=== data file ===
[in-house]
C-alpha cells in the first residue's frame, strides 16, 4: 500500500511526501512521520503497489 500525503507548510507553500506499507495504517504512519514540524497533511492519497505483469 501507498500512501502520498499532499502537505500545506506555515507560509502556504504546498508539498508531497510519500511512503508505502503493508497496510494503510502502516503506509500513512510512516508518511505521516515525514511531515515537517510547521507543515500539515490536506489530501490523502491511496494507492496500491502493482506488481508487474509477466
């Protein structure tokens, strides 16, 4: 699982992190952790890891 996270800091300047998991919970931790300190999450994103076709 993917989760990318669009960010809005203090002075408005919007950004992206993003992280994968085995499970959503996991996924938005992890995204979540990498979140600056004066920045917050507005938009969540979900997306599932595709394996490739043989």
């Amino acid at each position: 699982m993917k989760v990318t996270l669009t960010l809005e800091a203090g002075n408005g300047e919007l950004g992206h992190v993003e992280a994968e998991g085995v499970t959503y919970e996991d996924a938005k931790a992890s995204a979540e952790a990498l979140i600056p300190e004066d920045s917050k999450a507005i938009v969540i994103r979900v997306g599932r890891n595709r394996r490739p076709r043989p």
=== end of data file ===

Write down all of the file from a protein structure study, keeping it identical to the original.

[in-house]
C-alpha cells in the first residue's frame, strides 16, 4: 500500500511526501512521520503497489 500525503507548510507553500506499507495504517504512519514540524497533511492519497505483469 501507498500512501502520498499532499502537505500545506506555515507560509502556504504546498508539498508531497510519500511512503508505502503493508497496510494503510502502516503506509500513512510512516508518511505521516515525514511531515515537517510547521507543515500539515490536506489530501490523502491511496494507492496500491502493482506488481508487474509477466
């Protein structure tokens, strides 16, 4: 699982992190952790890891 996270800091300047998991919970931790300190999450994103076709 993917989760990318669009960010809005203090002075408005919007950004992206993003992280994968085995499970959503996991996924938005992890995204979540990498979140600056004066920045917050507005938009969540979900997306599932595709394996490739043989």
């Amino acid at each position: 699982m993917k989760v990318t996270l669009t960010l809005e800091a203090g002075n408005g300047e919007l950004g992206h992190v993003e992280a994968e998991g085995v499970t959503y919970e996991d996924a938005k931790a992890s995204a979540e952790a990498l979140i600056p300190e004066d920045s917050k999450a507005i938009v969540i994103r979900v997306g599932r890891n595709r394996r490739p076709r043989p």